Facebook still has Canadians hooked, even if they’re mad about Cambridge Analytica

Canadians take a dim view of the platform, a new poll by Angus Reid Institute suggests, but only one in 10 users is ready to suspend or delete it

(Credit Image: © Andrej Sokolow/DPA via ZUMA Press)

Facebook: we find it ruins the public discourse, pollutes the political climate, is more distasteful than the other tech monoliths and has somehow gotten worse with this Cambridge Analytica data-poaching scandal. The all-consuming social-media platform is so bad, a new poll suggests, that one in 10 Canadian users will suspend or delete or account, while the rest will keep using it and maybe tweak how we do so.

For all the talk of a #DeleteFacebook movement, this appears as more of a #ConsiderEasingOffButDefinitelyCheckPrivacySettingsWellOKMaybeIfIRemember moment. In a new survey by Angus Reid Institute, taken after revelations about Cambridge Analytica’s misuse of data—and Facebook’s initial indifference to the breach—a mere four per cent of Facebook users say they will delete their account, and a further six per cent say they will suspend or take a break from Mark Zuckerberg’s magical realm of likes and shares. Aside from that subset of society, 23 per cent say they will use the app less in the future, 41 per cent say they’ll keep using as is but check and/or change privacy settings. The rest, 27 per cent, say they’re moved to make no changes in their Facebook usage patterns.

Further survey findings illustrate why this social cord-cutting is unlikely to gather momentum: it’s a tough habit to break, as in barely a decade Facebook has wormed its way so fully into our lives. The poll suggests two in three Canadians use Facebook multiple times a week, and 57 per cent report checking it daily (and hands up, those of you who use it repeatedly throughout the day, and have checked it since beginning to read this article). Canadians are more likely to admit daily usage of Facebook than products by Amazon, Apple, Microsoft or even Google (51 per cent), the Angus Reid survey indicates.

RELATED: Facebook and Cambridge Analytica have just confirmed it: online privacy is dead

Although it is our biggest dependency, Facebook is the most disliked among those major technology firms. Thirty-three per cent of Canadians have an unfavourable opinion, compared to 41 per cent who find it mostly favourable (the rest were neutral); the other companies had overwhelmingly positive scores.

Before Canadian whistleblower Chris Wylie and news outlets exposed the Cambridge/Facebook scandal, Angus Reid had conducted a poll earlier in March, just to gauge Canadians’ thoughts on dominant technology companies. After reports in the Observer, New York Times and Channel 4, the not-for-profit polling agency went back into the field with some of the same questions. Canadian respondents’ level of distaste for Facebook hadn’t hanged all that much—28 per cent already had an unfavourable rating in March. Views worsened in the second poll, but only by five points.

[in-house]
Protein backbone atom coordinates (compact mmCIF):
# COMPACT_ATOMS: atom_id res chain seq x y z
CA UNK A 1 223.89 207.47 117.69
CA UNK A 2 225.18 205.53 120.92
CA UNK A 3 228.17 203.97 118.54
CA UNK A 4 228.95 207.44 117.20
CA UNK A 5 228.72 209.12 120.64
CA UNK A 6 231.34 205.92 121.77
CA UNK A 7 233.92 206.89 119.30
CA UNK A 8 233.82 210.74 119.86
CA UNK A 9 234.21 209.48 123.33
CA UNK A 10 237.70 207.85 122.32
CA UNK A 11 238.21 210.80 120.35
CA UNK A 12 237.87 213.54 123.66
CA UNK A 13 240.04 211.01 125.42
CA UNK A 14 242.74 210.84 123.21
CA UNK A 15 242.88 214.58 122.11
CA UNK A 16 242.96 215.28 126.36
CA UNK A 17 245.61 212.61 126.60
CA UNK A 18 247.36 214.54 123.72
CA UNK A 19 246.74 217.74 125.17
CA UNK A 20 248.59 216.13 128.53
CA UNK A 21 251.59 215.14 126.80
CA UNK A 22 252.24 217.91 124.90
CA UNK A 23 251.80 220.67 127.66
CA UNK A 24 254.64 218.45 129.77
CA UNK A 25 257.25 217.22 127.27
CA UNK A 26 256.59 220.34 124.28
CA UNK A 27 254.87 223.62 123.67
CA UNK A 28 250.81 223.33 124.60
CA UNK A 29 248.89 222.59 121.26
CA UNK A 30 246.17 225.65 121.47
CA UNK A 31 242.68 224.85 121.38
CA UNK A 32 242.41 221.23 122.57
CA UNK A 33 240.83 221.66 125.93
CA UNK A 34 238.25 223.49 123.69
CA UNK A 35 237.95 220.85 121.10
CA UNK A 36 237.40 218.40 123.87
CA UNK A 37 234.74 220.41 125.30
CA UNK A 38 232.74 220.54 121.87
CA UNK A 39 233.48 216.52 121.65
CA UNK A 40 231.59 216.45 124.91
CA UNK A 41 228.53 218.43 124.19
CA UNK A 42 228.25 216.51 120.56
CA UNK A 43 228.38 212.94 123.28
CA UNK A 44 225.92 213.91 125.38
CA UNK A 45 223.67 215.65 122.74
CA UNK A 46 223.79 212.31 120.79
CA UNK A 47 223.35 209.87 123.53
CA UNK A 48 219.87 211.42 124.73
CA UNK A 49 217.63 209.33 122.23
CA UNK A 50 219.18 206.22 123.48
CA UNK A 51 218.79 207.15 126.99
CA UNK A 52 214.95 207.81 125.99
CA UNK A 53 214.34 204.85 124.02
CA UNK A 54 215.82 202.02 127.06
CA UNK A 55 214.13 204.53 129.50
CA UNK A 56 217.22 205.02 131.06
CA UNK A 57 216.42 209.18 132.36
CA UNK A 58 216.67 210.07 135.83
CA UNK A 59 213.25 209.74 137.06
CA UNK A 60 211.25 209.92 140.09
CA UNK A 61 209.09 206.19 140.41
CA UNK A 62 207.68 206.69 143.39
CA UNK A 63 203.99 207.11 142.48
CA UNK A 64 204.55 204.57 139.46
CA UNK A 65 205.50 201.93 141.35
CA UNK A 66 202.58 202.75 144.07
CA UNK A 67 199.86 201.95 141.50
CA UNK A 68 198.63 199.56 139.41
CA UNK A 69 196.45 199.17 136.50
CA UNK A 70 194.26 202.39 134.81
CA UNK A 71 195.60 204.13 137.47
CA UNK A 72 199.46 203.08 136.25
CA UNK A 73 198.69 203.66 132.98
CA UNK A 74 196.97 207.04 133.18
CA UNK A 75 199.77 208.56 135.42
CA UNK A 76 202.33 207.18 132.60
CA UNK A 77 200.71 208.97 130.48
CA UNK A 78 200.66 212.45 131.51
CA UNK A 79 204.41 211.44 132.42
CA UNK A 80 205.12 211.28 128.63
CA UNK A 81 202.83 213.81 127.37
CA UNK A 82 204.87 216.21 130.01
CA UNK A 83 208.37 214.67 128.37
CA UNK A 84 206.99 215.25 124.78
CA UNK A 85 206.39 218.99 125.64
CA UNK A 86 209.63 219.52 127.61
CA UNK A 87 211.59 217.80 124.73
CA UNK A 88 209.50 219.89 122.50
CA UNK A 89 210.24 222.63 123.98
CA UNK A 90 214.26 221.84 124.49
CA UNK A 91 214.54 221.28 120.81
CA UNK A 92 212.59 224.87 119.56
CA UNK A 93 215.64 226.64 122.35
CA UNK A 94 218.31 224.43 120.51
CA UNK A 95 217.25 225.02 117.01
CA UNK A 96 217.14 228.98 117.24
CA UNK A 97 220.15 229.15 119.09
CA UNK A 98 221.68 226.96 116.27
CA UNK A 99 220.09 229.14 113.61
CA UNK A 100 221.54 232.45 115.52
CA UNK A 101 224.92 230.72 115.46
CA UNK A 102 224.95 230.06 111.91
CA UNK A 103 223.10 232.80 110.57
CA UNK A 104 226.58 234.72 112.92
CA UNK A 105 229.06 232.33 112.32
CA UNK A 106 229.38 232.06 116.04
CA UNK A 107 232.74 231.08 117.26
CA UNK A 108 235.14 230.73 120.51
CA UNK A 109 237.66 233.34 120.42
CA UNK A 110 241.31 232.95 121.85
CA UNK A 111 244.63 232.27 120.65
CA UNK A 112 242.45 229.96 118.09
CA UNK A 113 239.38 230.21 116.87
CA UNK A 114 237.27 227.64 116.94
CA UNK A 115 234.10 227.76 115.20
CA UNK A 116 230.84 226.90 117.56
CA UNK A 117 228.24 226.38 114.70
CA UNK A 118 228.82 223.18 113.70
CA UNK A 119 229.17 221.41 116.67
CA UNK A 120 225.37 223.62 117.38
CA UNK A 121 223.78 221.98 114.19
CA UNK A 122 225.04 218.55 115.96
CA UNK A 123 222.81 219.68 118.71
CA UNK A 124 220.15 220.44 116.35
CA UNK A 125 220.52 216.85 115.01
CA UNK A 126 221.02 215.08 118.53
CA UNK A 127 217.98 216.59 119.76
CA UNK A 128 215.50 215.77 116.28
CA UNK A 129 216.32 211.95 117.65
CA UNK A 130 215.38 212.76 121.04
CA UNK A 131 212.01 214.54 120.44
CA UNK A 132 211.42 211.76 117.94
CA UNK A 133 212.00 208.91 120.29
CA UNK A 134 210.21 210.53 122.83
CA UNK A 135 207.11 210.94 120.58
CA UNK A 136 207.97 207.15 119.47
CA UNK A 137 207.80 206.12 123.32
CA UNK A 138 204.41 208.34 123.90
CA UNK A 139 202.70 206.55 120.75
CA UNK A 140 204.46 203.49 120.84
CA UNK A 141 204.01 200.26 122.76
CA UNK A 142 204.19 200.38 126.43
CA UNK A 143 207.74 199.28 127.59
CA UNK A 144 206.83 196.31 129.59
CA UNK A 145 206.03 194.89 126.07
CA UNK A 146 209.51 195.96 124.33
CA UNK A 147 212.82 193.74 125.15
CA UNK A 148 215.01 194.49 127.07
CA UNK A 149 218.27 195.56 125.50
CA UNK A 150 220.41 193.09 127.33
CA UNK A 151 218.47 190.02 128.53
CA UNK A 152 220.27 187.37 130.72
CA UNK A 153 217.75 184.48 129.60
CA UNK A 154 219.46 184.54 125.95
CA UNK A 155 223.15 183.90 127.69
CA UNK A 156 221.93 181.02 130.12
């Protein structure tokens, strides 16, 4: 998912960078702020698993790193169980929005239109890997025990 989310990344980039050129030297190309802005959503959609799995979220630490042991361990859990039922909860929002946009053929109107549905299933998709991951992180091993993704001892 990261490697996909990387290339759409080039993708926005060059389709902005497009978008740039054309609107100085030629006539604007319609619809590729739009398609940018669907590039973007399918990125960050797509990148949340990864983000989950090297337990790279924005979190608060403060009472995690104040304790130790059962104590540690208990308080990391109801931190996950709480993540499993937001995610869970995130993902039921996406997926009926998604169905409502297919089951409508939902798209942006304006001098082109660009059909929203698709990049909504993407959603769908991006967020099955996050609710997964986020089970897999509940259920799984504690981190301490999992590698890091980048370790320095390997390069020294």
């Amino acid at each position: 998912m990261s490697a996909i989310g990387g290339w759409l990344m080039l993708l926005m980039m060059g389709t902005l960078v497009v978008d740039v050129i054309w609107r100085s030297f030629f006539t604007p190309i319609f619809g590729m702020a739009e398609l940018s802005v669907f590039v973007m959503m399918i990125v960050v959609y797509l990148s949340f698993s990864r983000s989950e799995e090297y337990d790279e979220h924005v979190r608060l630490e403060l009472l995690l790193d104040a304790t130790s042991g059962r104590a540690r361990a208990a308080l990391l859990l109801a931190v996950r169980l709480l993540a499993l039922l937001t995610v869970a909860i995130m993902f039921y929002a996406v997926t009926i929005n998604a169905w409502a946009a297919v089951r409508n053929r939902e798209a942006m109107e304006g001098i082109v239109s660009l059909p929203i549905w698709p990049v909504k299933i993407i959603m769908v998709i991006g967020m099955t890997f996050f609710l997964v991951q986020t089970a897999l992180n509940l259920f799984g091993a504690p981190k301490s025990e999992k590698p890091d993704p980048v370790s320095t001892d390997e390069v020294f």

“It’s not as though Cambridge Analytica has somehow hinged or turned or pushed negative opinion off a precipice or had people who are in love with Facebook suddenly thinking differently,” says Shachi Kurl, executive director of Angus Reid. “If anything it has further damaged those favourable ratings. People were already starting to express a skepticism or a fatigue.”

Facebook has become an irresistible draw we know may not be very good for us, Kurl says—that electrical socket we put our finger in despite mom’s warning. It’s the tech firm one-third of us acknowledge has a negative influence on public discourse and Canadian politics (this cuts across partisan lines, the survey suggests), while very few people think this way of Google, that other data-hoovering free service that micro-targets us for advertisers.

RELATED: Try as we might, Facebook isn’t going anywhere

Those who intend to suspend or delete Facebook accounts are normally the more marginal users; superusers (daily or multiple times weekly) are less likely to change their usage much. Kurl even questions whether those people are ready to act decisively because of the Cambridge saga will still feel that way a month ago. Facebook might be banking on a tiny sliver of its users actually pulling off or pulling away, though a significant tightening of users’ privacy preferences stands to limit the amount of information app developers or advertisers can glean, lowering Facebook’s profitability.

Canadians, and people in general, have trouble reconciling problematic behaviour with the problems they cause. We know cars contribute to a warming planet, but driving is familiar and convenient. Some struggle with the ethical quandaries of eating meat, but bacon is so tasty. We should stop ceding our privacy to Silicon Valley giants, advertisers and political interest groups, but omg did you see those adorable pictures from Gina’s son’s second birthday party? Granted, this moment does seem to have loosened Facebook’s grip on us, hardened our frustration. More scandals may emerge as we better understand how social media gobbles and digests personal data. Will we act now, wait for the next outrage, or be unable to get our itchy fingers off the like buttons?


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